This year’s “lame duck” session of Congress (the time between the most recent election and when the newly elected Congress takes office in January) has the potential to deliver an important first step to reform our badly broken and completely racialized criminal justice system. For the first time in nearly ten years, national legislation could catalyze a badly needed set of reforms to the nation’s prison system, and even more importantly, start to focus on the draconian sentencing laws that have driven our nation’s status as the world’s most prolific jailer and its deliberately disproportionate impact on people of color.
The Circle of Protection, a coalition of theologically and politically diverse national Christian denominations and organizations that Sojourners co-chairs, is committed to protecting the poor and vulnerable in government funding and legislative debates. We explained the importance of a new and bi-partisan the bill awaiting action in the Senate in a written letter being sent this week to urge Senators to support the bill:
The FIRST STEP Act (S.3649) includes prison reform provisions that will end the shackling of pregnant inmates, enhance compassionate release for terminally ill and elderly prisoners, assist returning citizens with obtaining government ID documents, and fix the earned time credit system.
The bill also includes meaningful efforts to address unjust sentencing laws. We applaud the bipartisan efforts of Congressional leaders and the White House to ensure that this package includes sentencing reforms. These changes aim to restore more proportional sentences and reduce the rates of recidivism.
The Act allocates additional financial resources for rehabilitative programming and should thus reduce wait times. It increases access to prisons by faith-based organizations and volunteers. It also creates an independent review committee to assist the Attorney General in selecting a risk assessment tool. Risk assessment must be done in a way that does not exacerbate racial disparities in the criminal justice system.
Our churches and organizations work with millions of people on the margins, including many who are somehow involved in the criminal justice system. We see in their experiences the shortcomings of our criminal justice system and the disproportionate impact in communities of color.
While more must be done to reform America’s criminal justice system, this bill is indeed an important first step. We encourage you to pass the FIRST STEP Act (S. 3649) before the end of the year.
There are a few points here worth underscoring. The first is the vital importance of including sentencing reforms to the final bill, which the bill that has already passed the House of Representatives did not do. One specific thing that the Senate bill would do is to reduce the mandatory minimum sentences for serious drug felonies from twenty years to fifteen. It would also provide some measure of retroactive and long-delayed justice for about 9,000 overwhelmingly black Americans whose sentences for crimes related to crack cocaine were so disproportionately harsh that someone convicted for distributing powder cocaine (with mostly white users) would need to possess 100 times as much before triggering the equivalent mandatory minimum sentence. A 2010 law modified this disparity from 100 to 1 to 18 to 1, a significant improvement, but only for future drug felony cases and not for those who had already been sentenced. The fact that crack cocaine was punished so much more harshly than powder cocaine prior to 2010 had a dramatically racially disproportionate impact based on who used the different forms of cocaine, punishing black drug users much more harshly than white drug users.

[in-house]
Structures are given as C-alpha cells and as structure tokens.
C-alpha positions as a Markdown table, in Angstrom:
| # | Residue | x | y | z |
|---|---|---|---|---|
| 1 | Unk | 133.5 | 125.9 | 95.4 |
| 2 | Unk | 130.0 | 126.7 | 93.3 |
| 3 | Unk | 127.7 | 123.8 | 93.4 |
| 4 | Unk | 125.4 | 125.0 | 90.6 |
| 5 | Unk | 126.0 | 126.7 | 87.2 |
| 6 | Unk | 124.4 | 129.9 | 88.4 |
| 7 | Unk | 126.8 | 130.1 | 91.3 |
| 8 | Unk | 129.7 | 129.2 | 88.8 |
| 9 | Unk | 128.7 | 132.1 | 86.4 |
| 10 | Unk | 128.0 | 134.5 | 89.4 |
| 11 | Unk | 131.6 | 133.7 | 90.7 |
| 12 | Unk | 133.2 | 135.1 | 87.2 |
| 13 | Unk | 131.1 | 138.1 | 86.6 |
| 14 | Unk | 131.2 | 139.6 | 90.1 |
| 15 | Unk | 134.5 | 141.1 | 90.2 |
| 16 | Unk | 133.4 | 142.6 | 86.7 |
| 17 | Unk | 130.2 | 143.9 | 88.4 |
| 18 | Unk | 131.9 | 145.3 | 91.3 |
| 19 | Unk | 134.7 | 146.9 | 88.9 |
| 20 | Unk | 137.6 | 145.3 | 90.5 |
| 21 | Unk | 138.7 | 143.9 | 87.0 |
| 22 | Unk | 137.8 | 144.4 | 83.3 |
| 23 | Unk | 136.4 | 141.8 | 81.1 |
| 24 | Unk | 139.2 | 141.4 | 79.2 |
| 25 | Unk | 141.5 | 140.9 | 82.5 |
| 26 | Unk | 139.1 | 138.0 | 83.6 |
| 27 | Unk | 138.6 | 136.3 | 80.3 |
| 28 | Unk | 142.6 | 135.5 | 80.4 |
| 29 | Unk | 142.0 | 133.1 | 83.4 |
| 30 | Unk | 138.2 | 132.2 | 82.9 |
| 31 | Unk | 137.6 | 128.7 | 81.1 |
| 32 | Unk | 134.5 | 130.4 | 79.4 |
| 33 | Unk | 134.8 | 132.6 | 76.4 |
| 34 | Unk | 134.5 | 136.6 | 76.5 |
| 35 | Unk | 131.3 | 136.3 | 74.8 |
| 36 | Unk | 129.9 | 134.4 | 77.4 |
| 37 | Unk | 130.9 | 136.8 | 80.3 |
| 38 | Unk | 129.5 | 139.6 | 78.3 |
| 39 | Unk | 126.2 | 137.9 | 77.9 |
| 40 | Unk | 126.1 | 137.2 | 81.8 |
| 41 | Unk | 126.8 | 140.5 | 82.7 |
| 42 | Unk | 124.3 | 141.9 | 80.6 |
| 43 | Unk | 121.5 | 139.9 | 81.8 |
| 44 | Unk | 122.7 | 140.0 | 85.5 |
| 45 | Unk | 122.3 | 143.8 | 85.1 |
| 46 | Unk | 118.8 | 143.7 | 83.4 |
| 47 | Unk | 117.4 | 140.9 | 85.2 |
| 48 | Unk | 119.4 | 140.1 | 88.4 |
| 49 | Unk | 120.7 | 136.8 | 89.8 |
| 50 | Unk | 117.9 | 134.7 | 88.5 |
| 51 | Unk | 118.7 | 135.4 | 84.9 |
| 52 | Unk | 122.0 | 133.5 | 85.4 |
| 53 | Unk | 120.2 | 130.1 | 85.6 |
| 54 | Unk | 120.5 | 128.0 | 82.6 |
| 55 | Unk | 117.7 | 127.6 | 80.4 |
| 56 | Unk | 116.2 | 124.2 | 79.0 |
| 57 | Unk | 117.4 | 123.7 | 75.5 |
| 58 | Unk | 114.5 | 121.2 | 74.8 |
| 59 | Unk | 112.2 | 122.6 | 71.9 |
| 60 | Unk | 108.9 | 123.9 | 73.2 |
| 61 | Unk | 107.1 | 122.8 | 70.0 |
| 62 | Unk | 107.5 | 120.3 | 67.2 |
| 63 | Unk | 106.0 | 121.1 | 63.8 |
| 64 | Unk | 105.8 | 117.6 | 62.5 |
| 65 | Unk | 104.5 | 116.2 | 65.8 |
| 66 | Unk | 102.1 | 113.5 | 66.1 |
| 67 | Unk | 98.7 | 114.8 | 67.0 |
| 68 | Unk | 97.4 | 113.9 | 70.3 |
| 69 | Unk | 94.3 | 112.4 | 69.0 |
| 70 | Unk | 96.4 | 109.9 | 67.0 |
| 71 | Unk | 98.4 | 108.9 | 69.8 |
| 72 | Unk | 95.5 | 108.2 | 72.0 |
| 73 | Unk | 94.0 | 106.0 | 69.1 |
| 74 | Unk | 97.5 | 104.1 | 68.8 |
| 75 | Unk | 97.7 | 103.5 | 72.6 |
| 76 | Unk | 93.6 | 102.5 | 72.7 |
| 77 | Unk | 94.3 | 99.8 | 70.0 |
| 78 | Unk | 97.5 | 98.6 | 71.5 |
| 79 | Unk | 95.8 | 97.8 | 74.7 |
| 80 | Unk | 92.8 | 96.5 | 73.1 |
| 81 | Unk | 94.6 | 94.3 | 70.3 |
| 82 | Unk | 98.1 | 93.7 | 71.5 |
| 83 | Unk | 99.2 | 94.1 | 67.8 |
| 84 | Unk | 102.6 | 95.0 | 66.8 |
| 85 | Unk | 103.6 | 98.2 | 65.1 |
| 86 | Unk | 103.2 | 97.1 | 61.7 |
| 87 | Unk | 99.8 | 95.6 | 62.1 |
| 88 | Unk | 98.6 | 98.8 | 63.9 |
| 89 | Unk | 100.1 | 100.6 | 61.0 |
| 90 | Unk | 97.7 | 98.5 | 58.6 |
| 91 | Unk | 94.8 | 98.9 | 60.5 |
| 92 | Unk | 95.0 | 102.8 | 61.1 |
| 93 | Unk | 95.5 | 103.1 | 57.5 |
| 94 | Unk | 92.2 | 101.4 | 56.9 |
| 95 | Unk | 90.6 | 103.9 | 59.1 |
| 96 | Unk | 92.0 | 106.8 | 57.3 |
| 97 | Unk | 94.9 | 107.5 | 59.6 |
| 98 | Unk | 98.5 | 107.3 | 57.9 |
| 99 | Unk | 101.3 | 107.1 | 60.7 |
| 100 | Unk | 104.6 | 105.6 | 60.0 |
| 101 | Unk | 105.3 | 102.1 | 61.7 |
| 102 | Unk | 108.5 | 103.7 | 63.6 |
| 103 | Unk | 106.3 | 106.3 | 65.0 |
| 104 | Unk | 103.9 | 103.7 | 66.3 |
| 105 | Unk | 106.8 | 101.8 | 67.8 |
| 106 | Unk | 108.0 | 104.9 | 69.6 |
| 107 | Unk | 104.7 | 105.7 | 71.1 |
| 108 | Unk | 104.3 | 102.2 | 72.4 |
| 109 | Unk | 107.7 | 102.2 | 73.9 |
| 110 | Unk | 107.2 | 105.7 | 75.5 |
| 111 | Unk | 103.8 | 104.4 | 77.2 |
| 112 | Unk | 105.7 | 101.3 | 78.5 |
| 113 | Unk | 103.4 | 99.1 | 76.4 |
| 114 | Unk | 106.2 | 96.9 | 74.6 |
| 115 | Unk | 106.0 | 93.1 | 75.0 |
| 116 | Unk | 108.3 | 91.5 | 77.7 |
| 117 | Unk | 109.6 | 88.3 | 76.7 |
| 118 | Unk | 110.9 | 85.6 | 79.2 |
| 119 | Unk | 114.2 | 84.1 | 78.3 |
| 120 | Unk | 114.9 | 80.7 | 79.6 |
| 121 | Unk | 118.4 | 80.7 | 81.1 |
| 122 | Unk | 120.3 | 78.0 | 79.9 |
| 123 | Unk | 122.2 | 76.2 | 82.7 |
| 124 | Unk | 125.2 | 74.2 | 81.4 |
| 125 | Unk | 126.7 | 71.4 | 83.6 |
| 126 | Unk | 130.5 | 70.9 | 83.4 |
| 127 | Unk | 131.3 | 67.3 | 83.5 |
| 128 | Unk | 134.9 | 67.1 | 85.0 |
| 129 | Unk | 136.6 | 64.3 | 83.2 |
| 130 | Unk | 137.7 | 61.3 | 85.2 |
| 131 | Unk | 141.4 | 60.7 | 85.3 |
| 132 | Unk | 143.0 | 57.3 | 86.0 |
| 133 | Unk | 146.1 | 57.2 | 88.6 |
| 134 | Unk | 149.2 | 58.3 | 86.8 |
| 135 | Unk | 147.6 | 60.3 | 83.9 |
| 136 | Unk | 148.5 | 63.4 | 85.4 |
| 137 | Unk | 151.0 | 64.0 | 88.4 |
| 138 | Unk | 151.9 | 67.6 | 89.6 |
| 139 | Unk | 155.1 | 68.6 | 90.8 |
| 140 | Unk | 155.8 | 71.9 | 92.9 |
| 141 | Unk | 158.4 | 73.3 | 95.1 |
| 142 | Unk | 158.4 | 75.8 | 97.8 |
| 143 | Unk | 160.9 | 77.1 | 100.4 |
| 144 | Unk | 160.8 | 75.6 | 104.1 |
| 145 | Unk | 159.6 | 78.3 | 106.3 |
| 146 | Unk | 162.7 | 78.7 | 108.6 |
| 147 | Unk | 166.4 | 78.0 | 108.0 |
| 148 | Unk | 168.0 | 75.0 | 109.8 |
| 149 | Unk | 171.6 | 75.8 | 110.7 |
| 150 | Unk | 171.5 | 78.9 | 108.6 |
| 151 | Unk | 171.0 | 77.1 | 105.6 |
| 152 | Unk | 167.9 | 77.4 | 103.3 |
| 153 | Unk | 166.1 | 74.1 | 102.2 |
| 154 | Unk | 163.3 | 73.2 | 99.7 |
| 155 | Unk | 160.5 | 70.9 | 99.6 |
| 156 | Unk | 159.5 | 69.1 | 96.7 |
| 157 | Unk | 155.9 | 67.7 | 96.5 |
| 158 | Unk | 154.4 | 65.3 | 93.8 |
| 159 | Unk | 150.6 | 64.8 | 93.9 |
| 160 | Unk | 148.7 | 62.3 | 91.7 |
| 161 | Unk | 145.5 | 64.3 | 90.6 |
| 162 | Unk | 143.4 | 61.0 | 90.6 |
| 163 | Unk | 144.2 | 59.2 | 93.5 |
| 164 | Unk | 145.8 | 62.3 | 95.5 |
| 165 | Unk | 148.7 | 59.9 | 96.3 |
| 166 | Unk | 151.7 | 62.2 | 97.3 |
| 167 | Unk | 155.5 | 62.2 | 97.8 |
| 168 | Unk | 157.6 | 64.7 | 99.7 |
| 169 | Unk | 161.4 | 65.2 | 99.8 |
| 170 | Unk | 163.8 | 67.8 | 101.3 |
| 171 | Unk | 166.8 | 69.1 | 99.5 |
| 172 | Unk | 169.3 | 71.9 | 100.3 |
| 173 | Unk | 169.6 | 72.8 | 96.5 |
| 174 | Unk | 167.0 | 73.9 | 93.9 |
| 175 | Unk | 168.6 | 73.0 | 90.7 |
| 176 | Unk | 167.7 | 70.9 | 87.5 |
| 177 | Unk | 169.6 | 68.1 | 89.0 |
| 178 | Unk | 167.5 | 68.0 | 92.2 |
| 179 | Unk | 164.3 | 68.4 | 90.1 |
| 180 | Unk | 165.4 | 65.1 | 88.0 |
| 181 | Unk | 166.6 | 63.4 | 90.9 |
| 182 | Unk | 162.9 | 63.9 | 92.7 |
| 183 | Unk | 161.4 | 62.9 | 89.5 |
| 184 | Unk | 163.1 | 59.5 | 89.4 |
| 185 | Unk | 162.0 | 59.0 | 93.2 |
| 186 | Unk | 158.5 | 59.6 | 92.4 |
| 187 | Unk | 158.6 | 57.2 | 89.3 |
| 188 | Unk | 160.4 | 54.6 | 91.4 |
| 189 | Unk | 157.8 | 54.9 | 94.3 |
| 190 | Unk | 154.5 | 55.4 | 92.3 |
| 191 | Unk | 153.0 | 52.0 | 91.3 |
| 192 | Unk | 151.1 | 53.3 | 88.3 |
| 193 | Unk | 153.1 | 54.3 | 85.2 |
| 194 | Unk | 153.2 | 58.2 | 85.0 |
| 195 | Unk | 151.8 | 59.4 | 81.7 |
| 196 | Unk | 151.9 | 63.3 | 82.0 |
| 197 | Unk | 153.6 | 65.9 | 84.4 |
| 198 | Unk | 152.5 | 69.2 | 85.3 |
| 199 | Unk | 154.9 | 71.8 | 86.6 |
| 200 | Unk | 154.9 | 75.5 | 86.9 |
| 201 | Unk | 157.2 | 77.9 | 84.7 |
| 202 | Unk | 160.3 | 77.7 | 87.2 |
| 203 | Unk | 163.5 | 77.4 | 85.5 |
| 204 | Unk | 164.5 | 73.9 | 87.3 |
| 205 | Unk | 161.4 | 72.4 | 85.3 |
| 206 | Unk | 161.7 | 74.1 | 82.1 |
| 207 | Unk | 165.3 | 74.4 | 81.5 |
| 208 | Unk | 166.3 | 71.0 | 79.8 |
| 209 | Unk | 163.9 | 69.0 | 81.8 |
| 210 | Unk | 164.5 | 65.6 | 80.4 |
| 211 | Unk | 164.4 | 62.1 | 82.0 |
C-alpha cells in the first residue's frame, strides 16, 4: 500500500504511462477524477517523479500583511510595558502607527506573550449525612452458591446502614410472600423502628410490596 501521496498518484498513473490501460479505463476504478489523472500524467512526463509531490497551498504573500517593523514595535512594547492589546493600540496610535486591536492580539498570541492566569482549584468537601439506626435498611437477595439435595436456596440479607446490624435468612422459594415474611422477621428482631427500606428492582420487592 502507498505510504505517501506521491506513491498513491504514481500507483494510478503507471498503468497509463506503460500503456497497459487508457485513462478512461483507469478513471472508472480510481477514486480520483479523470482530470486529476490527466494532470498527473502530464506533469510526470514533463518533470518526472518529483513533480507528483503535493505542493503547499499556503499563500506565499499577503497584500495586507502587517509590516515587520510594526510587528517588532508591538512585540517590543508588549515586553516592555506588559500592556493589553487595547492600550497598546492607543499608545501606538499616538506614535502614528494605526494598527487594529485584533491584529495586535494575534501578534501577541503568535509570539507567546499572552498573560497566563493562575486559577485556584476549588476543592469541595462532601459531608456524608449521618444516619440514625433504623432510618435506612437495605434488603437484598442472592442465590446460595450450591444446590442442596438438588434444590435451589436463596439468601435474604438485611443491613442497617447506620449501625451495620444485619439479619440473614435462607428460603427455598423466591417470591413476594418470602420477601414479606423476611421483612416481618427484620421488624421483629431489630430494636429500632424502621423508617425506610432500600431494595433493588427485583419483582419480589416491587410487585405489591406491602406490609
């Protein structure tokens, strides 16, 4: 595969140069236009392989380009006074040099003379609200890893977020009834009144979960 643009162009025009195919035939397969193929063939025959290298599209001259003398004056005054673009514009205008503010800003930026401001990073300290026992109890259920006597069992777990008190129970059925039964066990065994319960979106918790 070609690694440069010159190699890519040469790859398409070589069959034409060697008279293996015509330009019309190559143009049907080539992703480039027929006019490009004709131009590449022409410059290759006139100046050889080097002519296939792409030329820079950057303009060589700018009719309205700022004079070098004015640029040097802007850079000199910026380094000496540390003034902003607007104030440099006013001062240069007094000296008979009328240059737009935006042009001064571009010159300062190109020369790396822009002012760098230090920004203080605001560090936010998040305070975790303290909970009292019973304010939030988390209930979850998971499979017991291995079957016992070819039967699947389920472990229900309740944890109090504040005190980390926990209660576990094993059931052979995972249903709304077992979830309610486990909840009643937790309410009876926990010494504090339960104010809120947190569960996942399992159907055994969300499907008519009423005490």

This bill is aptly named. The First Step Act is just that and no better — a first, extremely modest step on what will need to be a much longer path of extensive reforms to a deeply broken system. That system can best be understood, as Bryan Stevenson and others have so clearly pointed out, as the direct evolution of slavery into the system of mass incarceration.
In a Congress and with a White House that have shown themselves over the last two years to be consistently hostile to the needs and lives of vulnerable communities and communities of color, this bill would represent a small measure of progress over the status quo, a rare case of bipartisan agreement and cooperation, and an official recognition, codified into law, by politicians in both parties that the current system needs reform.
The danger here, even if the bill does pass, is that politicians who are either averse to the political risk of wider-ranging reform or actively hostile to such reform will point to their votes for this bill and its passage as having fixed the problem. This risk is real, but I believe that as Christians we should support this bill nonetheless — as a first step. The reforms this bill includes will have actual impacts on the lives of real human beings who are caught up in this terrible system. Not for enough people and not nearly the extent of changes that true justice would require, but a measure of grace and mercy that is not available under current law.
Politically speaking, despite the change in parties in the House of Representatives, there is no guarantee that a better bill would emerge from the next Congress and be signed into law by the president. Regardless of this bill’s fate, we should and will fight for further criminal justice reform in the next Congress.
On an issue that has been stuck and stymied for so long by political gridlock, we should take this first step with eyes open, with the faith and commitment to continue striding forward until we achieve the true transformative change we seek and need.